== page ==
A Drug Makes Stem Cells ‘Embryonic’ Again

What if it didn’t take an embryo to make a truly pluripotent stem cell — just a temporary infusion of a drug that keeps cells from reading key chapters of their DNA? 

3:55 PM

Author | Kara Gavin

To harness the full power of stem cells, you might need an eraser.  

Not an ordinary eraser, of course. More of a drug, really. But if you use it right, it can erase the tiny labels that tell cells where to start reading important chapters in DNA, their inner instruction manual.  

When cells can't read that manual, they regain their full stem cell power — the power to become any kind of cell in the body. 

In a surprising new finding, University of Michigan Medical School scientists have shown that a drug developed at U-M can achieve this — at least in mice.  

It's the first time scientists have been able to get stem cells to revert to their original state by erasing specific labels called epigenetic markers. The drug specifically targets markers on histones, the protein "spools" that DNA coils around to create structures called chromatin.  

A "magic" eraser 

Writing in the journal Cell Stem Cell, the team reports that more than half of mouse epiblast stem cells treated with the drug reversed course within three days. They regained an embryonic "be anything" state, also called pluripotency.  

In addition to generating pluripotent stem cells, the team showed that mice bred using the cells grew up healthy.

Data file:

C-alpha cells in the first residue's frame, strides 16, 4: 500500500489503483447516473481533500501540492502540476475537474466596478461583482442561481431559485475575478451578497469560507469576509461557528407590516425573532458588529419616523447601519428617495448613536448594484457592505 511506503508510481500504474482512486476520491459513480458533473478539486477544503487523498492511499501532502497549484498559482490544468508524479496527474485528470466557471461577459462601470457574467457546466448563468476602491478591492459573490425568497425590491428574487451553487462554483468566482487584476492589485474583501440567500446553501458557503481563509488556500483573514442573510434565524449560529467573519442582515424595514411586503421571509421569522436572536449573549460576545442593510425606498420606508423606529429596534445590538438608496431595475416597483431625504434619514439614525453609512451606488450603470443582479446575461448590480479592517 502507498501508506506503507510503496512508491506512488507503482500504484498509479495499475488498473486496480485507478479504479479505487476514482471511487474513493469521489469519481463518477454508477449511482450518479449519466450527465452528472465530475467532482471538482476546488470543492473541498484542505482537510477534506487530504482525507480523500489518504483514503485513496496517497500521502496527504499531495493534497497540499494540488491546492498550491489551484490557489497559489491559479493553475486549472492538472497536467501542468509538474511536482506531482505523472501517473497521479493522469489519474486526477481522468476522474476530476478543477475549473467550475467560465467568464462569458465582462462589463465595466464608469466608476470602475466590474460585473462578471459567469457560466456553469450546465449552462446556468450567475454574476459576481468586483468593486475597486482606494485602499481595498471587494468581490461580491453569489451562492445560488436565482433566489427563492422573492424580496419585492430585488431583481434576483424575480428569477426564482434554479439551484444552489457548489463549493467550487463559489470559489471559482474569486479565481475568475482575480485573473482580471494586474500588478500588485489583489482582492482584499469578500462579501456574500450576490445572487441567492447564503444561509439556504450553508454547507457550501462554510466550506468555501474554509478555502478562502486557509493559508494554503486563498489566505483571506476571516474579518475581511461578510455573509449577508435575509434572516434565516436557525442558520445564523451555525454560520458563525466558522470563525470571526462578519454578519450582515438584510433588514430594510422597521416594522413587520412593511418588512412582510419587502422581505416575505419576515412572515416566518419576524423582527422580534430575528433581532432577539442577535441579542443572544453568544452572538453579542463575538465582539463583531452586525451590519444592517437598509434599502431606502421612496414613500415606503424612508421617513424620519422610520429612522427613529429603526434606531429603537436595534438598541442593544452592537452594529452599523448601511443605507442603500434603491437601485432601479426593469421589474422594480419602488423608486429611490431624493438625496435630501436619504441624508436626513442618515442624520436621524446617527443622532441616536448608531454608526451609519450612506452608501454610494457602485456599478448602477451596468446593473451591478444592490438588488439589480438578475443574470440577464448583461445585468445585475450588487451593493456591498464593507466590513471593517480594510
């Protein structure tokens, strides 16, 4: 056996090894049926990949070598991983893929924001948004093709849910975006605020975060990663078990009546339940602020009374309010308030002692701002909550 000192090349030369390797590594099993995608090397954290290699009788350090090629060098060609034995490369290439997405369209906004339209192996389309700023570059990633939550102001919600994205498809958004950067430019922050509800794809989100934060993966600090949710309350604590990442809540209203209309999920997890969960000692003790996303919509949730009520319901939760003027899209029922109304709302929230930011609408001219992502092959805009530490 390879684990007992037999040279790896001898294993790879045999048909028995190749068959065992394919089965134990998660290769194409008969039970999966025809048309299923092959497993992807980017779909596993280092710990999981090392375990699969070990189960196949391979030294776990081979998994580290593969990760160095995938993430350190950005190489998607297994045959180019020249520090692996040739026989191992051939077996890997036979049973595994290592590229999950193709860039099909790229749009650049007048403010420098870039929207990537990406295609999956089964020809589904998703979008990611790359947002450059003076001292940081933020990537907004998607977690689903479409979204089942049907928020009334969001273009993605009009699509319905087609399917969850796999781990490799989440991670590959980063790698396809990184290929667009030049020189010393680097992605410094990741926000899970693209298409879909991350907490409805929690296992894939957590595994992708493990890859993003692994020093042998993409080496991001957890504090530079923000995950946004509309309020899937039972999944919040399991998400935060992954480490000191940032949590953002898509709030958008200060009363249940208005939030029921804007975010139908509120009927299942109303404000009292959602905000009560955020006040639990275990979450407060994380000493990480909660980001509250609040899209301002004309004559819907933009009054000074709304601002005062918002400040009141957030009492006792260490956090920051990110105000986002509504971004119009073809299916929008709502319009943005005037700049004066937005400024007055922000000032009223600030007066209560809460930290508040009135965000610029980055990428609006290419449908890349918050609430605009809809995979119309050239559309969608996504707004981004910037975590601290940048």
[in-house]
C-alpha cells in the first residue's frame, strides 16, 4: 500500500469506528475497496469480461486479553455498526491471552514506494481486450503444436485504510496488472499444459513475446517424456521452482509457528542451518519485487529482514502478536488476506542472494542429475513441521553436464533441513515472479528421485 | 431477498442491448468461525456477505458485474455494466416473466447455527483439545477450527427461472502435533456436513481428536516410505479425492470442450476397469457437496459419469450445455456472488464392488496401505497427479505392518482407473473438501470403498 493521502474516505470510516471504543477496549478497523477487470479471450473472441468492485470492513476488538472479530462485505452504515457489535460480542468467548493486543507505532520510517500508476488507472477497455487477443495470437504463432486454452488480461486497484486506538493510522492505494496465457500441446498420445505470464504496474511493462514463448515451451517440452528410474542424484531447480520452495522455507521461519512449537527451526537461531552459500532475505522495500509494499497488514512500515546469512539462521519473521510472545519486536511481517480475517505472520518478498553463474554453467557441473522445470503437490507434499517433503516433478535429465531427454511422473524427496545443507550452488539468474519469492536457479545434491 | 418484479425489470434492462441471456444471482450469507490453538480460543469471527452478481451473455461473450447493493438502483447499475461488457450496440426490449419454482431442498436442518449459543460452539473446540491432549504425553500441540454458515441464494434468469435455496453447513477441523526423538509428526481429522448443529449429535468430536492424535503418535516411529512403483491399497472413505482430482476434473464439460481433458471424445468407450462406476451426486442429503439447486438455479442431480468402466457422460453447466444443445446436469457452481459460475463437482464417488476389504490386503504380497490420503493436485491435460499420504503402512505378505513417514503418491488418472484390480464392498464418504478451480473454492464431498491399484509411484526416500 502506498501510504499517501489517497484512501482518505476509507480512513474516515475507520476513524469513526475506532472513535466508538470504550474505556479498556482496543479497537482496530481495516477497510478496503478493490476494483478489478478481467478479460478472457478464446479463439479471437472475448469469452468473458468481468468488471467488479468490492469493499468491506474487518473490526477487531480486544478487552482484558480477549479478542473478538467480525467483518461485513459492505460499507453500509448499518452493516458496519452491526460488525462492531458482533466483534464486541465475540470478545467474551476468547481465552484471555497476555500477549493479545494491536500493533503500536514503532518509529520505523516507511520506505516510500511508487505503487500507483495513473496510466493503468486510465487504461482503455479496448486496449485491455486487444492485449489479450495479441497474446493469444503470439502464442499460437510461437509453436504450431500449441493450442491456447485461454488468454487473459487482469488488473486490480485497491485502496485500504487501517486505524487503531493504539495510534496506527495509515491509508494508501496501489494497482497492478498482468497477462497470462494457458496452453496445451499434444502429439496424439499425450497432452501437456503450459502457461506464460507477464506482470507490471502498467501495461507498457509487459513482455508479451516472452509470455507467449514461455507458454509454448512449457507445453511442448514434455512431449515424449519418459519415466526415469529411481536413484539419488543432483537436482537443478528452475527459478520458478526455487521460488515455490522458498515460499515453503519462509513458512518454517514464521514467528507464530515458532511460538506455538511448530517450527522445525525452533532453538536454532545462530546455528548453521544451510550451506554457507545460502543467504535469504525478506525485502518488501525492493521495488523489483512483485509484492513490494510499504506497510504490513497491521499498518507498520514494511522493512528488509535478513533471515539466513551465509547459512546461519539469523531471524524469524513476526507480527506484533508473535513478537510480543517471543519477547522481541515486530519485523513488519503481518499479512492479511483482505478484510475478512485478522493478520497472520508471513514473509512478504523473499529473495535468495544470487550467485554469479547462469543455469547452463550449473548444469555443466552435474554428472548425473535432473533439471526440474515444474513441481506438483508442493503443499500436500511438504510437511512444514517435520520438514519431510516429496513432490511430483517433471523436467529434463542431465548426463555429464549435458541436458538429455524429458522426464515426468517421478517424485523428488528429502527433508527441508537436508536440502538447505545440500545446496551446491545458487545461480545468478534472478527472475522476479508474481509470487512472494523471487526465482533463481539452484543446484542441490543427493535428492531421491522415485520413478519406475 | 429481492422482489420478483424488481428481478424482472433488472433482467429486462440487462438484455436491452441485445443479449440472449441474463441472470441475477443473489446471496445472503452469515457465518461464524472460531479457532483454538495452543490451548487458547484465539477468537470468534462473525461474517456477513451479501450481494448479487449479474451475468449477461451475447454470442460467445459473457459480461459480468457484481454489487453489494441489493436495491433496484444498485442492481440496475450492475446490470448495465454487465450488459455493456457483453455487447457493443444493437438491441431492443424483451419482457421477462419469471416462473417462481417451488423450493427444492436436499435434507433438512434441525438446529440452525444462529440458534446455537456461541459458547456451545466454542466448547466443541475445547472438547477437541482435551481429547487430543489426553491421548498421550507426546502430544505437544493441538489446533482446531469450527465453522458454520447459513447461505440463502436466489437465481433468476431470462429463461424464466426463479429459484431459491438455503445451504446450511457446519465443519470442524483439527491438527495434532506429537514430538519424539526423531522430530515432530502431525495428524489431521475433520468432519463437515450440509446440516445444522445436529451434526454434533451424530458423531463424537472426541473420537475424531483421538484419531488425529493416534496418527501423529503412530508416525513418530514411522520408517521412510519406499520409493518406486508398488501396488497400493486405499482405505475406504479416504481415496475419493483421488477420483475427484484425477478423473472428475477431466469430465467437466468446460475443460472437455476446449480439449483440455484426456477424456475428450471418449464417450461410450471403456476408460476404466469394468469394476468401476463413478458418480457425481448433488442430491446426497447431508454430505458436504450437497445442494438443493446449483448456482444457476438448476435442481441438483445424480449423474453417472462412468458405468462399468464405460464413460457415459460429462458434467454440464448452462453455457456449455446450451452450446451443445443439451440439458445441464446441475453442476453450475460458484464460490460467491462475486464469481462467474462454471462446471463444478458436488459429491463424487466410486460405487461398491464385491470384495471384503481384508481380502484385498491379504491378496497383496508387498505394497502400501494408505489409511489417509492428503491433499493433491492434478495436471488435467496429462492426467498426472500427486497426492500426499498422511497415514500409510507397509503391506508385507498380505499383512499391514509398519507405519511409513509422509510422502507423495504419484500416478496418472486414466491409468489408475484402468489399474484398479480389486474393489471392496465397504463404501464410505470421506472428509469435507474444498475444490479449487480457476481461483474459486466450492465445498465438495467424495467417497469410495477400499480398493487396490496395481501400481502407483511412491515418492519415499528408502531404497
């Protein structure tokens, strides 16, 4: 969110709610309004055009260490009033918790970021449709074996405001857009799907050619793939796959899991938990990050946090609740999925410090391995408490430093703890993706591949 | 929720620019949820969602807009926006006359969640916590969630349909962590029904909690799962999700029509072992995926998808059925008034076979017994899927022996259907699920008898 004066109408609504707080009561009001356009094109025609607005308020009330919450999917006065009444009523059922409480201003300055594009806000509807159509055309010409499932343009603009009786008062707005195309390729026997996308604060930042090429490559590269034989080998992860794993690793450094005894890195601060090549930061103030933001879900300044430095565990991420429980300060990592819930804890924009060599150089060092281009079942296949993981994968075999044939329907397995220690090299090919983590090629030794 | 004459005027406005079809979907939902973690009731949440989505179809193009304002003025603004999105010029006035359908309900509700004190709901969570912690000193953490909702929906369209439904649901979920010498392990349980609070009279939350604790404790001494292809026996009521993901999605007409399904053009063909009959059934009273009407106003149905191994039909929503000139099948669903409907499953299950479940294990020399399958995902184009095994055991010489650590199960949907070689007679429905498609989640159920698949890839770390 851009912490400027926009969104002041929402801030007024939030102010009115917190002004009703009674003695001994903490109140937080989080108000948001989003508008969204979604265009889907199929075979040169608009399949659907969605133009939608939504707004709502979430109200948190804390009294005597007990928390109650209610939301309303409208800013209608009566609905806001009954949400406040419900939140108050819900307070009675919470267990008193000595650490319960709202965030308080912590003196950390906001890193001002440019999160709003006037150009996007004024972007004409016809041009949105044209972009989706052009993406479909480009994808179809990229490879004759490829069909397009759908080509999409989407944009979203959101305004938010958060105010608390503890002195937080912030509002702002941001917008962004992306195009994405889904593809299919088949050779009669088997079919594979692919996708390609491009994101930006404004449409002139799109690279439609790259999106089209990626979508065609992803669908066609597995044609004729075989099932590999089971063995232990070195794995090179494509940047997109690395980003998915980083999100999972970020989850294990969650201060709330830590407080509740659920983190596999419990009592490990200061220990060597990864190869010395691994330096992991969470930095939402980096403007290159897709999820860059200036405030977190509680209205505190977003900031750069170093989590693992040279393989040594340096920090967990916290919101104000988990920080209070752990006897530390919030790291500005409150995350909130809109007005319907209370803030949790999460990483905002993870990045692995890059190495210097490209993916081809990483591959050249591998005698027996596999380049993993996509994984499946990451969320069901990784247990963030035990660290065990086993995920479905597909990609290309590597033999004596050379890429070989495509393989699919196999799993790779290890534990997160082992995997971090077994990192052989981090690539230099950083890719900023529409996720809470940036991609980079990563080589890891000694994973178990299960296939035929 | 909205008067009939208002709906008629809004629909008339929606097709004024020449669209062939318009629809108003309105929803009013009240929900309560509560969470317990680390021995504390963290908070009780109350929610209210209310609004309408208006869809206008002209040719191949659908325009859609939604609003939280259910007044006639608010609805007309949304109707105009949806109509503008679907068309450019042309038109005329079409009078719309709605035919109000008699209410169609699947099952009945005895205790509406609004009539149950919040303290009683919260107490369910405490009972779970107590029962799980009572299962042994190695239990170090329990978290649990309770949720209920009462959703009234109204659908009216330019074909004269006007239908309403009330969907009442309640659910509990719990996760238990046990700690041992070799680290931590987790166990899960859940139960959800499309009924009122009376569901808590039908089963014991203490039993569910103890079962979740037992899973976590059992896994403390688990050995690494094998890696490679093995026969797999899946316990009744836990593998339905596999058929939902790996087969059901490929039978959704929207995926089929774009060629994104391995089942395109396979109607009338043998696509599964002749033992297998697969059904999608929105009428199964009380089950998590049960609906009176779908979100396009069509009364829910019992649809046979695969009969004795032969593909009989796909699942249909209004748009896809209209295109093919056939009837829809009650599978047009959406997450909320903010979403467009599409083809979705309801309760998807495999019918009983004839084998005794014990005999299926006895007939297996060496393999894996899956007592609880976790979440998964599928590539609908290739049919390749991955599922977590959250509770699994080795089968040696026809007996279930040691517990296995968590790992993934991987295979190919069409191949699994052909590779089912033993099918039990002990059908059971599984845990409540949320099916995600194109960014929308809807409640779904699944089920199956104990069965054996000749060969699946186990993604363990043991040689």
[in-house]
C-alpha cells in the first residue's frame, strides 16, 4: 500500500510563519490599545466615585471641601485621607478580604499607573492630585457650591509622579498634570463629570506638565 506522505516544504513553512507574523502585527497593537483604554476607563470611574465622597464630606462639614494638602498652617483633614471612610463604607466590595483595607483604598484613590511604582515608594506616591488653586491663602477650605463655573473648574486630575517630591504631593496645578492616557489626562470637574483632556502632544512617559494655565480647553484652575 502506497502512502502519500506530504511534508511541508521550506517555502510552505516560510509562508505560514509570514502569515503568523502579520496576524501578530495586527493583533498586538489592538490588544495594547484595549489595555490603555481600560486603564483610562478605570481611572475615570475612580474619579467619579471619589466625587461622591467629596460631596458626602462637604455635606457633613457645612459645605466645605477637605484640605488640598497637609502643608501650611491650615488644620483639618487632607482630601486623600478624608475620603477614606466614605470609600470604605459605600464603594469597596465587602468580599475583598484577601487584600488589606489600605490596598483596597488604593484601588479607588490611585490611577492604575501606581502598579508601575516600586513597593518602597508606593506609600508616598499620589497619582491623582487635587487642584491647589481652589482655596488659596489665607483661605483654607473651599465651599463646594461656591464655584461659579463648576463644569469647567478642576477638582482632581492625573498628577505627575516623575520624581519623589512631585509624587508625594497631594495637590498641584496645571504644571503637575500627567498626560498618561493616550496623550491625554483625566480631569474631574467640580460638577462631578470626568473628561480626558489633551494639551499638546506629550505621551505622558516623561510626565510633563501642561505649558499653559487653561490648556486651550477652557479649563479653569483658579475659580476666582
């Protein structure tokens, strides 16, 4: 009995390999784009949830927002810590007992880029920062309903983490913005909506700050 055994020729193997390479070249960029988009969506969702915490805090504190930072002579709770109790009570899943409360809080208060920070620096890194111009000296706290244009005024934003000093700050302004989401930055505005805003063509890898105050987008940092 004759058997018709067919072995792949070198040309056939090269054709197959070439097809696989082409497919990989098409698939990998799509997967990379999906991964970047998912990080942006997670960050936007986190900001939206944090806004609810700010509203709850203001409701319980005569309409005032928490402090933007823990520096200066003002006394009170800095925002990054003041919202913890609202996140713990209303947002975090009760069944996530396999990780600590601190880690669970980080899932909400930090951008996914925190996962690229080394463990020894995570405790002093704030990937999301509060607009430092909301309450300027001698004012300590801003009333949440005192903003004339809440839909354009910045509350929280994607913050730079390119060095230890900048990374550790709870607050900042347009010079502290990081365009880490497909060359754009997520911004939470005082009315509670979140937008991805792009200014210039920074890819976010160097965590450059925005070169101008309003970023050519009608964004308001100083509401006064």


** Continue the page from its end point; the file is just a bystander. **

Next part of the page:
"We've demonstrated that we don't have to manipulate the pluripotent genes to get to the ground state, but rather that we can block all other options of where the cell 'wants' to go. Then the only option is going back to the ground, or naïve, pluripotent state," says Yali Dou, Ph.D., senior author of the new paper and an associate professor of pathology and biological chemistry. 

We've demonstrated that we don't have to manipulate the pluripotent genes to get to the ground state, but rather that we can block all other options of where the cell 'wants' to go.
Yali Dou, Ph.D.

The researchers used a relatively new compound called MM-401, which U-M scientists originally designed for use in treating leukemia. Now, they're working to see if the MM-401 eraser technique works with human stem cells that bear some resemblance to mouse epiblast stem cells. They will share the drug with any other researchers who want to try the technique.  

However, it's far too early to see the approach as a way to avoid the use of human embryos for research or potential treatments. Currently, embryos left over from infertility treatments are the only source of human embryonic stem cells. 

Other techniques can reprogram "adult" cells in the human body taken from skin, for example — but the cells still carry baggage from their previous state.  

Still, the new achievement shows the power of altering epigenetic labels without altering the DNA that's coiled up in tight little packages called chromatin. Similar attempts by other teams to restore pluripotency to mouse cells from the epiblast stem cell state have yielded far lower amounts, or nonviable cells. And, they've required cocktails of multiple drugs, given over the long term, to achieve it.